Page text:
Bembridge II, the Return

After getting together with a friend a few months back just after Catrin was born, he’d asked if I would take him and his son on a flight sometime. So, the plan was hatched for Tony and Oliver to join me on a flight. I’d enjoyed my visit to Bembridge, so planned a return there, perhaps with a trip around the Isle of Wight if we had the time.

The weather forecast today promised almost perfect flying weather, but the situation on the day wasn’t quite as good as promised. It was fine for flying, but the cloud was lower than expect, which made me double check a few things before we departed. As I prepared for the flight Oliver asked lots of questions (‘How fast will we be going?’) and I did my best to answer them in such a manner as to put a positive spin on the experience.

I’d also double checked weight and balance so as to be able to fill the aircraft with fuel. I didn’t want to fill up on at Bembridge if I could avoid it, and if I could avoid filling up on our return too then so much the better. We came in easily under the maximum weight allowed with all three of us onboard, so I spent some time filling up the aircraft (club procedure is to fill to tabs after each flight) and carrying out a thorough ‘A’ check.

We got ourselves settled, with Tony and Oliver both in the back seat for the outbound leg. We planned to see how things went before deciding if someone should join me in the front for our return. All pre-flight checks were normal, and the engine started up without any problems. Out to the hold on the 18 loop for power checks, and I hear Ground giving taxy clearance to another aircraft.

Tony and Oliver got a good view of a Hercules taxying behind us out to the active runway (24) and a front row seat for its takeoff roll and climbout. We were given an unusual (for me) ‘Line up at your discretion’ after the Herc had gone, so I informed the Tower we’d need 3 minutes spacing for wake turbulence, and started the timer on the transponder.

After 3 minutes I headed out to the runway (letting Tower know we were lining up) and was given clearance to take off. A quick check with the passengers in the back, and we were off. Slight crosswind from the right, but a nice roll out and I tried for a gentle rotation so as to put my first time passengers at ease.

Turned crosswind at 500 feet, notifying Tower we were switching to the Zone frequency. Reaching 1000 feet we turned downwind, and set course for J15 of the M4, climbing to 2000 feet on the QFE. Tony and Oliver were spotting familiar places in Swindon, and Tony got a photo of his workplace as we passed by.

Once at Junction 15 I set course for the next leg to near Basingstoke, and climbed slightly to reach our cruise altitude of 2500 feet. As we passed Hungerford I left the Brize Zone frequency, and switched to Farnborough LARS for a Basic Service. Given the problems I had with MATZ penetration last time, I left the request for that until we were approching the Odiham MATZ.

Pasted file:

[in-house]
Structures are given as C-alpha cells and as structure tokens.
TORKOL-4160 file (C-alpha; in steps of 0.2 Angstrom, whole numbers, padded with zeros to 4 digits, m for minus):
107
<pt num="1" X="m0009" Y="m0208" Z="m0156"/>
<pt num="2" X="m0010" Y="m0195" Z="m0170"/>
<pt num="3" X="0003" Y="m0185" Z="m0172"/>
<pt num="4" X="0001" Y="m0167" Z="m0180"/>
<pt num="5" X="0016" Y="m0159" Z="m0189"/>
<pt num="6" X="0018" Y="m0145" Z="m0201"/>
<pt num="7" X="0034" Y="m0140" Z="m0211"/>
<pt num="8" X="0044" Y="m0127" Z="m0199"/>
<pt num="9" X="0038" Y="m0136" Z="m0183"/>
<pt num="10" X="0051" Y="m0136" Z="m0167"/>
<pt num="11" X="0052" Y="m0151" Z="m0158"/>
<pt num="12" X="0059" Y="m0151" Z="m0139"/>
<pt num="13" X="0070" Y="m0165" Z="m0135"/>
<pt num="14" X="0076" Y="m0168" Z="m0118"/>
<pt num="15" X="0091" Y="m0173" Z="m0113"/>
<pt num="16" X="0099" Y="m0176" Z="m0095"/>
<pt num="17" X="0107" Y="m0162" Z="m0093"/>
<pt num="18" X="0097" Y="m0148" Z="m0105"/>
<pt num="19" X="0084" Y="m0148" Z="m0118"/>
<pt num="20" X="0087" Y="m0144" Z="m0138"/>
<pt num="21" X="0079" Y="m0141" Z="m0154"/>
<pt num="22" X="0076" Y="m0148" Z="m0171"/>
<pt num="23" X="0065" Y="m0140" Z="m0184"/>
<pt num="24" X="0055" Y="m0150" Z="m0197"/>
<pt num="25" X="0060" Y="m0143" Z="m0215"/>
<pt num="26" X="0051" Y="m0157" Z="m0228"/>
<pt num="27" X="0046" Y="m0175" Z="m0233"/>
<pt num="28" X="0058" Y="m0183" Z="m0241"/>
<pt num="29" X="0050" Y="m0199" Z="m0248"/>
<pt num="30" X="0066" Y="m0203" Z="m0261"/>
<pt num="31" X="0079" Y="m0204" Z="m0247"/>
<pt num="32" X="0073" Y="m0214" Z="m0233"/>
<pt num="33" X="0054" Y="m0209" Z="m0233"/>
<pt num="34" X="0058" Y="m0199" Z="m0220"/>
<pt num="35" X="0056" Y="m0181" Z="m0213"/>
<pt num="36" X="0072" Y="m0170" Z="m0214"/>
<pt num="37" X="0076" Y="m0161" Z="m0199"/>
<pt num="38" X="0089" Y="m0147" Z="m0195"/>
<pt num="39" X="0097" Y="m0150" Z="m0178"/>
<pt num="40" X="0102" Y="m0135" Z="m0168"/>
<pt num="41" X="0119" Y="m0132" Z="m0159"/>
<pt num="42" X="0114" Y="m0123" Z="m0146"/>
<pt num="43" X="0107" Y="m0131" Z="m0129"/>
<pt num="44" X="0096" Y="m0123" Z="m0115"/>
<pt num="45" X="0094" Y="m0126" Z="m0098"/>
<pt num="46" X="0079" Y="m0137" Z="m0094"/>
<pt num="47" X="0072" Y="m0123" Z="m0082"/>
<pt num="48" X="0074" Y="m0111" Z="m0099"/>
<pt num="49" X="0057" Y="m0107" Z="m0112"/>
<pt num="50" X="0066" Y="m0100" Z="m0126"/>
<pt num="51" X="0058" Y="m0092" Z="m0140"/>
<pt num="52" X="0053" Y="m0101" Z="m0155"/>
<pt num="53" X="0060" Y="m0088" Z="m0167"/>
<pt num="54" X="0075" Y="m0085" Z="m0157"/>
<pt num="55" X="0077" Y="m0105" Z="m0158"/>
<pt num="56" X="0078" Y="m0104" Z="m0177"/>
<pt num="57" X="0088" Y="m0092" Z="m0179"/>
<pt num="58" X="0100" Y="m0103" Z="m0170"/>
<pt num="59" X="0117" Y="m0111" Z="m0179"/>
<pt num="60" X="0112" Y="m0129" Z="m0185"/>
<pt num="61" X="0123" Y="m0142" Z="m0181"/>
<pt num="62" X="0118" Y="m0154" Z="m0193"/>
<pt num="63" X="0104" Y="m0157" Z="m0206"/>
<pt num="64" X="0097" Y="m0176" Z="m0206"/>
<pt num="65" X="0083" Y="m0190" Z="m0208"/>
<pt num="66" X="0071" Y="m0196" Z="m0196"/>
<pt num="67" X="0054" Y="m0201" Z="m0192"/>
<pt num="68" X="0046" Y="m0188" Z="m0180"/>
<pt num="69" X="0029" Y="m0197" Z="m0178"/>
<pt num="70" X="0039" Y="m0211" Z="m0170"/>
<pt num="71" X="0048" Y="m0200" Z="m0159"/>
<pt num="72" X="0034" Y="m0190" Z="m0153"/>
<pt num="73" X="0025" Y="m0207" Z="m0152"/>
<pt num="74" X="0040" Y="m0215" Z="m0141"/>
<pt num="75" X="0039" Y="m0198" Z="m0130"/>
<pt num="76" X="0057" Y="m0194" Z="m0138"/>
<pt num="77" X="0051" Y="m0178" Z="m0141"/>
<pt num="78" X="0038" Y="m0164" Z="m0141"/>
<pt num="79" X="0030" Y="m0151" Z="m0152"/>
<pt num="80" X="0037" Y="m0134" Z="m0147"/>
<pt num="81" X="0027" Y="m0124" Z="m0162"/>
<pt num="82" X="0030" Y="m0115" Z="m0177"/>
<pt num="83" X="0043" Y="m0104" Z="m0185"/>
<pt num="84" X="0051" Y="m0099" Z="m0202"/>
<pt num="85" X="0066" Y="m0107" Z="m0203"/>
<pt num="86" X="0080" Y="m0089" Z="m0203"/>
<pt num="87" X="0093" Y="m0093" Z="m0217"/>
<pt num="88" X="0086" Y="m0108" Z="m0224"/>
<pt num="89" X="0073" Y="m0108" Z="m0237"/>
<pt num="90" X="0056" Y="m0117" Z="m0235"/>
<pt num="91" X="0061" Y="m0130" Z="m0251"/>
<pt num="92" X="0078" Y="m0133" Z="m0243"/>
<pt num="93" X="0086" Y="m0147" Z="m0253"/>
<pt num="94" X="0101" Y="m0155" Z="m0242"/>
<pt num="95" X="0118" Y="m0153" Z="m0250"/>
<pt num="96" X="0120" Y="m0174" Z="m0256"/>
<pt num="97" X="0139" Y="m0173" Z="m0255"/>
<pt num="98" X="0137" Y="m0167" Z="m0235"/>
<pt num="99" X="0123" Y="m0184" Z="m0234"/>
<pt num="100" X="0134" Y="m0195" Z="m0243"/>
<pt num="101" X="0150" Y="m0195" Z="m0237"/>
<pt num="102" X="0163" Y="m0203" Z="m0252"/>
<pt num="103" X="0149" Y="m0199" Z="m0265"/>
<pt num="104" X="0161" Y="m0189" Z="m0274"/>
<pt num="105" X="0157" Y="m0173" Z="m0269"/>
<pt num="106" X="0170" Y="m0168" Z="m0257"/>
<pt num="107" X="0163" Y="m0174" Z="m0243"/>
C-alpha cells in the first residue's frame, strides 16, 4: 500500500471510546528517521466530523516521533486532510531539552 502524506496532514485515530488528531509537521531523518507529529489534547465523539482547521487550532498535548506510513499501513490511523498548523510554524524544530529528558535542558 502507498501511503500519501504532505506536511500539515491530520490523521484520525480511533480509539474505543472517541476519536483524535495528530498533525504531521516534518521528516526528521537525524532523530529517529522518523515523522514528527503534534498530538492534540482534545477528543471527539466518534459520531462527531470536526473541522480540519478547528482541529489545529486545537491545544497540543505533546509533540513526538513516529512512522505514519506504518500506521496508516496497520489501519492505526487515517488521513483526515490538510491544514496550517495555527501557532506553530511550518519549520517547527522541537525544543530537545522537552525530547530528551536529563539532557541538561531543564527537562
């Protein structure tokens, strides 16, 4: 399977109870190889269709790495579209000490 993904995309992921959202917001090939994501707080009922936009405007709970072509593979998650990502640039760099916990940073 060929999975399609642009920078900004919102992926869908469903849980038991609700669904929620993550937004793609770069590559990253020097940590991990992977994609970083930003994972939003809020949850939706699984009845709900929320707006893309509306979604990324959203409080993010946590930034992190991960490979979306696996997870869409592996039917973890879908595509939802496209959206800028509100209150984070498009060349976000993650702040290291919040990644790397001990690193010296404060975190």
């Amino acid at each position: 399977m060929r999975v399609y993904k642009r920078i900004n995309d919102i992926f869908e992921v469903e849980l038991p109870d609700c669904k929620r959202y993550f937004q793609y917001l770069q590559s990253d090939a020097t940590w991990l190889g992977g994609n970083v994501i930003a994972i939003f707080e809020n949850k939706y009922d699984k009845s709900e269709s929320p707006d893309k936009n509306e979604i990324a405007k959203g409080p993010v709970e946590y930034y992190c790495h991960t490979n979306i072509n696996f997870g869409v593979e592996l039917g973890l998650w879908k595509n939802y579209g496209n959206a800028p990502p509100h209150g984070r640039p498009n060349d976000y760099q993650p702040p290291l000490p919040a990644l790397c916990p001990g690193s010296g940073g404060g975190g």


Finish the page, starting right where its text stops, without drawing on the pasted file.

The skies were relatively busy today, and we spotted lots of other traffic including a load of Parascenders congregated around a hill off to our right. The NAV was relatively simple, and at one point on this leg Oliver said he was starting to feel slightly ill. I got him to look out into the distance rather than concentrate inside, and also to drink some water. This seemed to help.

There were warnings of gliders around Odiham and Lasham, and we spotted a couple as we passed through. Once past Basingstoke we were heading for Petersfield. There was a lot more traffic heading South now, and we were overtaken off to our right.

Once overhead Portsmouth I left Farnborough and switched over to Bembridge. They had another couple of aircraft inbound, and we were number 3. Number 2 was downwind as we were part way across the water, and we soon spotted him crossing right to left below us. I aimed to slot in behind him for the circuit to landing on their Westerly runway, which brought us in over the sea.

We turned Base as the other aircraft turned Final, and Final as he was landing. I think I was a little low on Final, which meant we had a shallower descent than I would normally like. The aircraft in front cleared the runway after his backtrack in plenty of time, and I made a rather flat landing, but a fairly gentle one.

We backtracked to the taxyway near the mid point of the runway, and taxyed to our parking space. Headed in and had a nice lunch out on the deck. Sadly Luned was out walking with Catrin so we couldn’t wave to her on the webcam at Bembridge!

For the return leg, Oliver opted to sit up front with me. Had a slight snag during start where I’d forgotten to turn the fuel on, which led to the engine cutting out about 1/2 a minute after I started it. Whoops! The plan was to do an anti-clockwise circuit of the island before returning to Lyneham.